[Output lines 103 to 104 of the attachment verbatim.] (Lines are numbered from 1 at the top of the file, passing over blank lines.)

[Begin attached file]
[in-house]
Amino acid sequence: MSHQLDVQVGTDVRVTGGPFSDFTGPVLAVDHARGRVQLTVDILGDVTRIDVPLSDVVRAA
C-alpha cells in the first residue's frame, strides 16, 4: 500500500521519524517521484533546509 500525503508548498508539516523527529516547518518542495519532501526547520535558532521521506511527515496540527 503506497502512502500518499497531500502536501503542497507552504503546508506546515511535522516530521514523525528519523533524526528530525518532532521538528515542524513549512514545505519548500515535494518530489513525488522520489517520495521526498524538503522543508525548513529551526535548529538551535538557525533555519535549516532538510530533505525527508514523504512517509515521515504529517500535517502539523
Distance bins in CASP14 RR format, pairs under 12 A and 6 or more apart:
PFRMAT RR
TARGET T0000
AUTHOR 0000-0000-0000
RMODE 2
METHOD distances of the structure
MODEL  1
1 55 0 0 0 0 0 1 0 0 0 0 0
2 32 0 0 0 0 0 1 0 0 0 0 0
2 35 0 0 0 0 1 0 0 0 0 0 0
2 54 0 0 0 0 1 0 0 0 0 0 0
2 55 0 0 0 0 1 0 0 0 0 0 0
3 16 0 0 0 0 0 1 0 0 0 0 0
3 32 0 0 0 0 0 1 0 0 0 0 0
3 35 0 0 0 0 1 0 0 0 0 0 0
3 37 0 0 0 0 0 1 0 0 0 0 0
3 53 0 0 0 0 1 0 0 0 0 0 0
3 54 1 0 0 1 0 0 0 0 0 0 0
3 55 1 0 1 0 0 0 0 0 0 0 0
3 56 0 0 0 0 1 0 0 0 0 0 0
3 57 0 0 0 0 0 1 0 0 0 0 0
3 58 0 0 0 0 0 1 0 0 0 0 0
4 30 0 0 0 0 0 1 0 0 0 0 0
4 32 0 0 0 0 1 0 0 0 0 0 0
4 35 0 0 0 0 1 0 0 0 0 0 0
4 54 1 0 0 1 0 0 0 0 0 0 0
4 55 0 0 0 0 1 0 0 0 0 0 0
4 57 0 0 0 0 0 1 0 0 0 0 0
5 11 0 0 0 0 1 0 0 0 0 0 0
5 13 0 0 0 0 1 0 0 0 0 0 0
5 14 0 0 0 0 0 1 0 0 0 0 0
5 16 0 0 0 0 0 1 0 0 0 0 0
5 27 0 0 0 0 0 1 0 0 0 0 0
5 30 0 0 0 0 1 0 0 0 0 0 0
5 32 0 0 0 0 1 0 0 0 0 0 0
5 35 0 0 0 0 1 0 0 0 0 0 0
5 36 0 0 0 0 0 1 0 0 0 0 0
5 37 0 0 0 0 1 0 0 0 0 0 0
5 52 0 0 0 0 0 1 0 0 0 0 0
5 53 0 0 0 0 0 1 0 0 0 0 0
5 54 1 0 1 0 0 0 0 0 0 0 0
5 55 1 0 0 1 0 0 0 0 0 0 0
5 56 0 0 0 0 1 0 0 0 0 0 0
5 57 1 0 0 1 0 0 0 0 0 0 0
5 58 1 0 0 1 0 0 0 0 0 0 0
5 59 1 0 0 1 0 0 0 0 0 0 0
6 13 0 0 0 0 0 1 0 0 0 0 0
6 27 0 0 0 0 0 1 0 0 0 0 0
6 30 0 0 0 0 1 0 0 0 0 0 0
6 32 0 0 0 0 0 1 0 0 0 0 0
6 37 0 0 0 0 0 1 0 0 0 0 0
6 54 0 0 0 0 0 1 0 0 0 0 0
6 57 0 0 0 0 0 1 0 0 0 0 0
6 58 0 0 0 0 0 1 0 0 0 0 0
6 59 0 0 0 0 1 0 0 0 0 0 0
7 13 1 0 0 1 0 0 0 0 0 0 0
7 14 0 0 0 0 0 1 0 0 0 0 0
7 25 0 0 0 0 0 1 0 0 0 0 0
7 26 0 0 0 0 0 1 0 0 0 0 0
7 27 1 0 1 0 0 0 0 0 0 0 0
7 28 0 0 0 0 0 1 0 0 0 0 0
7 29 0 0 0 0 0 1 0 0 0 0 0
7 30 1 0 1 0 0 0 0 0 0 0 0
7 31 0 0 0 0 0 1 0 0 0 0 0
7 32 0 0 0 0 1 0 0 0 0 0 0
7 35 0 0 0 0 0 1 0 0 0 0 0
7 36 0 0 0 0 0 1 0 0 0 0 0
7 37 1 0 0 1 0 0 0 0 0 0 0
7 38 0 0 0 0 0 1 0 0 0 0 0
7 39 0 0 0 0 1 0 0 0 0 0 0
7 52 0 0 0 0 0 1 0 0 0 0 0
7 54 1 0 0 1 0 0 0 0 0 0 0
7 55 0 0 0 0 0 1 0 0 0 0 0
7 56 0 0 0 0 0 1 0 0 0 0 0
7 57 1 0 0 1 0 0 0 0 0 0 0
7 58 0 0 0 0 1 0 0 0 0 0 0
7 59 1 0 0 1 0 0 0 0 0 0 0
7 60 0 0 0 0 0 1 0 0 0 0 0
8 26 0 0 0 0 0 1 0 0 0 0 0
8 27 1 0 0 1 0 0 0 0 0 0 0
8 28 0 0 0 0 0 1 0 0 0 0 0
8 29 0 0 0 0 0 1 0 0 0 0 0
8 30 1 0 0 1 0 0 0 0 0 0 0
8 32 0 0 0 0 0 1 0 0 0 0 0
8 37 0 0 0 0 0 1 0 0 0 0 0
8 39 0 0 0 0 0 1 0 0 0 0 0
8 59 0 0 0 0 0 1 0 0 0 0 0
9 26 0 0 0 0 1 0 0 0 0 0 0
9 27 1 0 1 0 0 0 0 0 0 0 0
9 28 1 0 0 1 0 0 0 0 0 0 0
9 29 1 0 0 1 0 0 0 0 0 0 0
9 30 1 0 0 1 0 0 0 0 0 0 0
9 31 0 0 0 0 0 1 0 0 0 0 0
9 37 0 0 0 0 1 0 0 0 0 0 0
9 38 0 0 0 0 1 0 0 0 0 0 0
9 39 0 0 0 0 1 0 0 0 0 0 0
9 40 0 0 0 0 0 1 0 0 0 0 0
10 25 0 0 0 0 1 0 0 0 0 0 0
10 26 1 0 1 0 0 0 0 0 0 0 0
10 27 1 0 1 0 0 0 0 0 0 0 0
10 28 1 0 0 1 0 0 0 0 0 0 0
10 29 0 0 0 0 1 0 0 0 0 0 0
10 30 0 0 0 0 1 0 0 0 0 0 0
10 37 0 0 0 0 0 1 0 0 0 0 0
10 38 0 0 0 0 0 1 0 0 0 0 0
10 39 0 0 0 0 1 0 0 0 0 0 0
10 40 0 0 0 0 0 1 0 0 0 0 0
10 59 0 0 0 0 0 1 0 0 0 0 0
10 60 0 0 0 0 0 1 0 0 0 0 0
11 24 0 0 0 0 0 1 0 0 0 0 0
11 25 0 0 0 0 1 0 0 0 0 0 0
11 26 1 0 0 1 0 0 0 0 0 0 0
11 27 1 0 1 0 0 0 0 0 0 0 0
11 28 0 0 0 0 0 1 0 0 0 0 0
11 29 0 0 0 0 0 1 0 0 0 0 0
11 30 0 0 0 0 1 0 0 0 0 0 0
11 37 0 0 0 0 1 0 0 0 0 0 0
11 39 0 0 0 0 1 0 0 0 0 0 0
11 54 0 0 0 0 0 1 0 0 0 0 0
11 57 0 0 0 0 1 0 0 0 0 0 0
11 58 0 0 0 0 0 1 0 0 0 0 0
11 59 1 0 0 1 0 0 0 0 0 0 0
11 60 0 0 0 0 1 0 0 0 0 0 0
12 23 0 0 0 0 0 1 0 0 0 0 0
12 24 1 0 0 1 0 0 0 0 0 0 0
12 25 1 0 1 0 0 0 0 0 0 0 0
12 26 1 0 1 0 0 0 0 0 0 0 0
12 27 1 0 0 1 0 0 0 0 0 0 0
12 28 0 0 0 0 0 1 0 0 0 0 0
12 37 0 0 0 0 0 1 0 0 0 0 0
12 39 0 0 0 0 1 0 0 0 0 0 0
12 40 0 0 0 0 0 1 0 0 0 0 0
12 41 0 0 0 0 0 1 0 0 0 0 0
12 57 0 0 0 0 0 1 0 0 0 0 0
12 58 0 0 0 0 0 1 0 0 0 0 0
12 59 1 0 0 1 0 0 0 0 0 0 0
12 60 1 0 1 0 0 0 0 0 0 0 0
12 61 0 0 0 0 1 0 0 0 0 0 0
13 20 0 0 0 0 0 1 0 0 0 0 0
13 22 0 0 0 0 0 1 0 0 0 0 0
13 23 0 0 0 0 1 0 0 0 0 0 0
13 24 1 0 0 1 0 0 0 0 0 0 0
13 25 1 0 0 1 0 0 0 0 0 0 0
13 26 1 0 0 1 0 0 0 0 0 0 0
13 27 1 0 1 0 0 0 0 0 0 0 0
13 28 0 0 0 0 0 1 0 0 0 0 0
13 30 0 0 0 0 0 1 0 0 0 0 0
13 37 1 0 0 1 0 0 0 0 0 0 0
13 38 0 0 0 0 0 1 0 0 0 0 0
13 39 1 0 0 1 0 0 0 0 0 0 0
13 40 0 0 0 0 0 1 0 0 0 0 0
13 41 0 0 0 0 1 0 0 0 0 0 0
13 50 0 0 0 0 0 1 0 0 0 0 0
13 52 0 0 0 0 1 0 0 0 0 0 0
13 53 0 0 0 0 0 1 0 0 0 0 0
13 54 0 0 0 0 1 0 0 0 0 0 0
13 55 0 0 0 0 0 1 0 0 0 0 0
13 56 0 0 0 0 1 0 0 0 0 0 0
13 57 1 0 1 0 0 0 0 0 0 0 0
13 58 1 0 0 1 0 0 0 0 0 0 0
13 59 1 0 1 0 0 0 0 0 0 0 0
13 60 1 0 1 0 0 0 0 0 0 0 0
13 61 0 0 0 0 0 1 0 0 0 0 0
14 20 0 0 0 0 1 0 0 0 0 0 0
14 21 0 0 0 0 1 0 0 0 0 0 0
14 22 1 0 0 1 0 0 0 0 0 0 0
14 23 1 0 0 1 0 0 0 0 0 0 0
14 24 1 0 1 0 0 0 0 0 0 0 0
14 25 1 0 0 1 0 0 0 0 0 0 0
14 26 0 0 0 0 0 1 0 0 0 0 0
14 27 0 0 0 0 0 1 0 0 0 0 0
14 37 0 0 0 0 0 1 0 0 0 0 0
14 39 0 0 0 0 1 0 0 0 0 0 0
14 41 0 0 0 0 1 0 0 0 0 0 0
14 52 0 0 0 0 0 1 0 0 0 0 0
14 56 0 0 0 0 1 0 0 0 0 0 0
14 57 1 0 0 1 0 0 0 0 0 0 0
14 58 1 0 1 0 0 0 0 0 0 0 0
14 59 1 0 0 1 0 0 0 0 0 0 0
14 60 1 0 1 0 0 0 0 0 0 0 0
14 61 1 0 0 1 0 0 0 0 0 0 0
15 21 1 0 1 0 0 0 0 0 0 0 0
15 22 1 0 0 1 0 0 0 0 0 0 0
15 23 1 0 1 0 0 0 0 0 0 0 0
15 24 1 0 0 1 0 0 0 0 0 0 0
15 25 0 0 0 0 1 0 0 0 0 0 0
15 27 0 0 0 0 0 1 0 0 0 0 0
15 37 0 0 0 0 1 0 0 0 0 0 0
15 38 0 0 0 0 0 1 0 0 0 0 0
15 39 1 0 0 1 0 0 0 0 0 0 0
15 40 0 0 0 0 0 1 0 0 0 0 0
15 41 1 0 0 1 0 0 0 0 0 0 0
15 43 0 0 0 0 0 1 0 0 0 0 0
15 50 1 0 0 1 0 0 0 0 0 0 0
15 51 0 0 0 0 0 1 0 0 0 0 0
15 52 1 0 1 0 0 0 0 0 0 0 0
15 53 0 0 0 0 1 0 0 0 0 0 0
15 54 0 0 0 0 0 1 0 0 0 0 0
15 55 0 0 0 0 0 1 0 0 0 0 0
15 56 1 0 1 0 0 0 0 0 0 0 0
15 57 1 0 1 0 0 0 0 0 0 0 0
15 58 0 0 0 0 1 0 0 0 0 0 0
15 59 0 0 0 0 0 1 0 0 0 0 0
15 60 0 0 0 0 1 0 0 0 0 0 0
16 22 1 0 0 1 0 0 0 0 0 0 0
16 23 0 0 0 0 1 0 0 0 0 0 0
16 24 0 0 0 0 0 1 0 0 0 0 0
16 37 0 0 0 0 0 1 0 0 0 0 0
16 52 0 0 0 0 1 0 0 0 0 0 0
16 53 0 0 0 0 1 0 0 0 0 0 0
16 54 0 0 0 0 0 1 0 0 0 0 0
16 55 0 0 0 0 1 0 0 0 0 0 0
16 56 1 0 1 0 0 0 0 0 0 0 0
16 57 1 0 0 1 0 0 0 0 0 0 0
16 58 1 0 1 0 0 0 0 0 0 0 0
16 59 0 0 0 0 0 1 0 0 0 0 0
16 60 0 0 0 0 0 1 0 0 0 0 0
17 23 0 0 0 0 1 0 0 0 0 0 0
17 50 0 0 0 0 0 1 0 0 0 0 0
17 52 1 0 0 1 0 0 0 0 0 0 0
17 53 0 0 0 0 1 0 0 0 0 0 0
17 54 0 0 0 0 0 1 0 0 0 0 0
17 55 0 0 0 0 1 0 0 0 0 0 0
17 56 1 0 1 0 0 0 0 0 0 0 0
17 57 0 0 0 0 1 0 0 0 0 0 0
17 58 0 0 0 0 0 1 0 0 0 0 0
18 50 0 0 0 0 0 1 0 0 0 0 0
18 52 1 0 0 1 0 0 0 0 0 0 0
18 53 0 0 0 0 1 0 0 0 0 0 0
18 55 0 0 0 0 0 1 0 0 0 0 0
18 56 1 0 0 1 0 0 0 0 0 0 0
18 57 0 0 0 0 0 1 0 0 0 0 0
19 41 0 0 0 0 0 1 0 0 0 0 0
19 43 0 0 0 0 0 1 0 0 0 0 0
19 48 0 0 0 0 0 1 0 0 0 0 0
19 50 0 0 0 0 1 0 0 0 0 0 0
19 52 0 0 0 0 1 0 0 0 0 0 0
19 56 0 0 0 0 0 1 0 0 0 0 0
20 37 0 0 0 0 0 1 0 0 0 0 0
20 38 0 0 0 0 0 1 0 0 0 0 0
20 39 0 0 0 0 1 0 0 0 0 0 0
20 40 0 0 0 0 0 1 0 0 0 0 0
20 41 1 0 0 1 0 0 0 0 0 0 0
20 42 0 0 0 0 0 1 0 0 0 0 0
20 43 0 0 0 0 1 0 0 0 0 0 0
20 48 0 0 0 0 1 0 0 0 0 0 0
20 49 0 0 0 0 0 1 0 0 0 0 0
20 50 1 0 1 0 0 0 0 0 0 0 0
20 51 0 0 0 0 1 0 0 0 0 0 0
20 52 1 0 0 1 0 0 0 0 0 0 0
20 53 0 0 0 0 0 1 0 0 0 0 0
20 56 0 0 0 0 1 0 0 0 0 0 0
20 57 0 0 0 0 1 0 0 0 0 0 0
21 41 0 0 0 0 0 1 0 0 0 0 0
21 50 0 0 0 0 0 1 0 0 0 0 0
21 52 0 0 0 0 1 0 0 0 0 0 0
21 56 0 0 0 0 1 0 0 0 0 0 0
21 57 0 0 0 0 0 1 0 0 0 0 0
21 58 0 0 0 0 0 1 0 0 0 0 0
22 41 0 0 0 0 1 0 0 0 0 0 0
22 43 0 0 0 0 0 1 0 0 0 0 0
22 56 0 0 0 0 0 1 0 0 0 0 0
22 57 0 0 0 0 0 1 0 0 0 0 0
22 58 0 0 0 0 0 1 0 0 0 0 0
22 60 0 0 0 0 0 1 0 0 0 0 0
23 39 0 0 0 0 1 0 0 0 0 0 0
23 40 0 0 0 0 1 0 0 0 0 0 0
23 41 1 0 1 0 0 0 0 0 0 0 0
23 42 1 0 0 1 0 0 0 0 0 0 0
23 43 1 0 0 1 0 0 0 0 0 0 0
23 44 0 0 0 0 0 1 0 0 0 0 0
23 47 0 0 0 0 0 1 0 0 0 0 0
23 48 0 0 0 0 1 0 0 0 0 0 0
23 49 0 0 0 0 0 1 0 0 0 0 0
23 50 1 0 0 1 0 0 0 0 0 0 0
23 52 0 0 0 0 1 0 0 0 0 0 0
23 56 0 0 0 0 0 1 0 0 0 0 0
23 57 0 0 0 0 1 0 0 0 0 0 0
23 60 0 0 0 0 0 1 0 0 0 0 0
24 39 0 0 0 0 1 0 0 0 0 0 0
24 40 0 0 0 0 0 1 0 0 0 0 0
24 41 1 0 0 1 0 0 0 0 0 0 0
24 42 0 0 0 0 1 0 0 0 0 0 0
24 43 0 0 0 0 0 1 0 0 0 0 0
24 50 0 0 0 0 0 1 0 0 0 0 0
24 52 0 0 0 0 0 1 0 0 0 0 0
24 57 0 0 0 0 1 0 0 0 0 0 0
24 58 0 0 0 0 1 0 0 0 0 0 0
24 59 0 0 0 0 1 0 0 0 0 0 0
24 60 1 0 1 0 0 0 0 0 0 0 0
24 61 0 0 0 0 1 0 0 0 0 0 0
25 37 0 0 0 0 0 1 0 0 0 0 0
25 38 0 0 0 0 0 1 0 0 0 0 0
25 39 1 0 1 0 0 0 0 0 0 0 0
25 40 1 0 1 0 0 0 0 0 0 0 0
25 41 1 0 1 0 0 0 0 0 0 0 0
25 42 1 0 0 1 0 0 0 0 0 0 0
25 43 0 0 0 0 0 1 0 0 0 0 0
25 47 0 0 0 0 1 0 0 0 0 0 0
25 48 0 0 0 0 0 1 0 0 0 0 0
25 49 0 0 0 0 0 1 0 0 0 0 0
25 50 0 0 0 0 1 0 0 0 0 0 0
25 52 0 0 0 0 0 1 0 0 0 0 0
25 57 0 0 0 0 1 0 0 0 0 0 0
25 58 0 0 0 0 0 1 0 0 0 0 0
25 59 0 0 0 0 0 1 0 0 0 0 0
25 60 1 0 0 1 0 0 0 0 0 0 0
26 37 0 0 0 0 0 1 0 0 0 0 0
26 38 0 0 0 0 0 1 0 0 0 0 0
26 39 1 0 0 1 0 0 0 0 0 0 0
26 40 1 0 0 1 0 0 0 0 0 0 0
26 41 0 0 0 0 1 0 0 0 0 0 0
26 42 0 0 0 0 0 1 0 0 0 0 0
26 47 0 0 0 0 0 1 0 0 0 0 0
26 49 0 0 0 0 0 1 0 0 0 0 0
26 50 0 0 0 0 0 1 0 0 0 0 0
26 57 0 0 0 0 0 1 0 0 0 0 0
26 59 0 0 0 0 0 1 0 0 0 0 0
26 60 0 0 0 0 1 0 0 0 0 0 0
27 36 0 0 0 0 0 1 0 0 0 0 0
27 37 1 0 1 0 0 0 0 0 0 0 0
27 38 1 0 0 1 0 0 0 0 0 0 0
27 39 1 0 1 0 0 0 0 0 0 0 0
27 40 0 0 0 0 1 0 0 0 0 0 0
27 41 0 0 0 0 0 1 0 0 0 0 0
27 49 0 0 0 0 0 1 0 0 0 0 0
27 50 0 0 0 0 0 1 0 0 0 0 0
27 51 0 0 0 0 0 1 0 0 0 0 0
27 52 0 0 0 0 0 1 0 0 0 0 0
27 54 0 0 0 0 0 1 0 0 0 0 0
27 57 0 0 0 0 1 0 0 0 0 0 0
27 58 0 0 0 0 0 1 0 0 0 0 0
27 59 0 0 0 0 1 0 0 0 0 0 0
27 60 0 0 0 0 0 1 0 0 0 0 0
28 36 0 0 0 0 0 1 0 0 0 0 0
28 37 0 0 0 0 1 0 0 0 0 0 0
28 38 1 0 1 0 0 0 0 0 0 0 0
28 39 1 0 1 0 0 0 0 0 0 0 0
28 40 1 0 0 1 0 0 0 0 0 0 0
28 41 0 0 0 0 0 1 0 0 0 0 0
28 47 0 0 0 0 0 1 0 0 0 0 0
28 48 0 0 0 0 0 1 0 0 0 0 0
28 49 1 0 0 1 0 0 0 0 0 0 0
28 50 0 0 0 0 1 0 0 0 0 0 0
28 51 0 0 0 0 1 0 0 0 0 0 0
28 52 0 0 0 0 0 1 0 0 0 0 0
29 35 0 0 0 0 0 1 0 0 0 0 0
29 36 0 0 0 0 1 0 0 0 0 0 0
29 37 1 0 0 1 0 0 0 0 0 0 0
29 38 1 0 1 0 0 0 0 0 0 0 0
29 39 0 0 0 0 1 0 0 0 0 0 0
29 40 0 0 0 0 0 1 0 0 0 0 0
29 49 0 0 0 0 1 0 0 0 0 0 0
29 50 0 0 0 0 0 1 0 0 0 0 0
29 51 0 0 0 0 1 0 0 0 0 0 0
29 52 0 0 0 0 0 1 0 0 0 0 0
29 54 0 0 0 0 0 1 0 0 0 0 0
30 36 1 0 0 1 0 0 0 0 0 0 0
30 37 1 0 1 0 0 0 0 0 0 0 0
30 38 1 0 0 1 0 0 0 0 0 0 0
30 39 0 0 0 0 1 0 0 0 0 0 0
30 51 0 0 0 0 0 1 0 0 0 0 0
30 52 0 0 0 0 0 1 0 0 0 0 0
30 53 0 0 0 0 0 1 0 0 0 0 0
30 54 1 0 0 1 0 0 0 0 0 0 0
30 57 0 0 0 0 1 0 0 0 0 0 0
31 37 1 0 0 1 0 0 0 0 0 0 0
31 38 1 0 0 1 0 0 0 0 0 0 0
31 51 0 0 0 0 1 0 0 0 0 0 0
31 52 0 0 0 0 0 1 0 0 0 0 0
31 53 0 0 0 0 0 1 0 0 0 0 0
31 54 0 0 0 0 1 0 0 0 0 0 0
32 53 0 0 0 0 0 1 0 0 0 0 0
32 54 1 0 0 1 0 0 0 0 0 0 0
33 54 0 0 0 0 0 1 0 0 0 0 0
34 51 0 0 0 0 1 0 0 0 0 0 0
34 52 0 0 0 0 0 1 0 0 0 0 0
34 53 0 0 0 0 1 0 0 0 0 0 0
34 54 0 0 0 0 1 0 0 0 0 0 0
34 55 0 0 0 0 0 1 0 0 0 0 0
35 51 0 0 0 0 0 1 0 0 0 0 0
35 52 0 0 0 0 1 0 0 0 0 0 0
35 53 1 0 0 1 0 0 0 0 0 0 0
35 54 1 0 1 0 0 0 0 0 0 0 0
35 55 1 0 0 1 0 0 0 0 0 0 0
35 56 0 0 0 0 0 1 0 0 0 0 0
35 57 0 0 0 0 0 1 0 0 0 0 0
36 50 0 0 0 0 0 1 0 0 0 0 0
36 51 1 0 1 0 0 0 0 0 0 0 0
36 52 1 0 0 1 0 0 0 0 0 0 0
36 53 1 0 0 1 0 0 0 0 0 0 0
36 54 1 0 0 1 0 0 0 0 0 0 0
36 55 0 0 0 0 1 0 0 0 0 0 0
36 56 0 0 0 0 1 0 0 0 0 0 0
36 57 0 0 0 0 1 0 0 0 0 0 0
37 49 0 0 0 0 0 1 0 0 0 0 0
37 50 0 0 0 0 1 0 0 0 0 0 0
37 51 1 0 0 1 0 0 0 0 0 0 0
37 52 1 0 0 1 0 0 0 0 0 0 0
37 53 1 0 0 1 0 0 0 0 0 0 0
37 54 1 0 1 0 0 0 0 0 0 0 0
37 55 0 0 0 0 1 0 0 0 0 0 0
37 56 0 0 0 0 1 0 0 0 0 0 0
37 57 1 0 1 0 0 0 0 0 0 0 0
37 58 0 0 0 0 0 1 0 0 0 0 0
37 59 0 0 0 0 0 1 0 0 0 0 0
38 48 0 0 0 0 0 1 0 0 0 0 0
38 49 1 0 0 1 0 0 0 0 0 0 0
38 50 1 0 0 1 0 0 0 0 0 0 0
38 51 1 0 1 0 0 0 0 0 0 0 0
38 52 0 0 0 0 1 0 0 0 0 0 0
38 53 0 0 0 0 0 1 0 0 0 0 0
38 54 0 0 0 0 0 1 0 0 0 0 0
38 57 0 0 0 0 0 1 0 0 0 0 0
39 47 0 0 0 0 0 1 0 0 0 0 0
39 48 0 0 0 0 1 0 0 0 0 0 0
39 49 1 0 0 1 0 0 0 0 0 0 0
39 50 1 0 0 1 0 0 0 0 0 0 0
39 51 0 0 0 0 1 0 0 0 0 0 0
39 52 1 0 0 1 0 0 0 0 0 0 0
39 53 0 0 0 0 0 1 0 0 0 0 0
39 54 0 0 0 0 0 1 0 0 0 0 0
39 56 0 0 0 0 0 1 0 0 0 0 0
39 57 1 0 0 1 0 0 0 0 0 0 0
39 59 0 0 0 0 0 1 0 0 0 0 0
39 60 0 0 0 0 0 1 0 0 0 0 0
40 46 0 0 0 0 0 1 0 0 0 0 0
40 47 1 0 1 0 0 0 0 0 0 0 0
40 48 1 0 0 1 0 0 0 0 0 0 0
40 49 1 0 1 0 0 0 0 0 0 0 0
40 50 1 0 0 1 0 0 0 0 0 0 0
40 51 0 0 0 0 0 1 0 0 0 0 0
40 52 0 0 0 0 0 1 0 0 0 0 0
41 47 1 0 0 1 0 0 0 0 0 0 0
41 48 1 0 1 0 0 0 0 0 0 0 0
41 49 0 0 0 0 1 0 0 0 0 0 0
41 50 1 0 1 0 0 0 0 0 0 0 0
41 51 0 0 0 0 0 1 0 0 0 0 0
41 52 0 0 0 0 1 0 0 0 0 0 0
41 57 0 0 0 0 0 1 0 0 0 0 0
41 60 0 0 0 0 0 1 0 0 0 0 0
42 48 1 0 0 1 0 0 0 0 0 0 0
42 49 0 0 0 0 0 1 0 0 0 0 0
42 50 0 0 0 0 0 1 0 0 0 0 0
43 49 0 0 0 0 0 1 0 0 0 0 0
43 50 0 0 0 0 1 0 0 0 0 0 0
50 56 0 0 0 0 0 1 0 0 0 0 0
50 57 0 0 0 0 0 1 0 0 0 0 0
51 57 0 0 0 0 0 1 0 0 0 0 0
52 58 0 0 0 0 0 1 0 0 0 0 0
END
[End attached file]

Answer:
10 27 1 0 1 0 0 0 0 0 0 0 0
10 28 1 0 0 1 0 0 0 0 0 0 0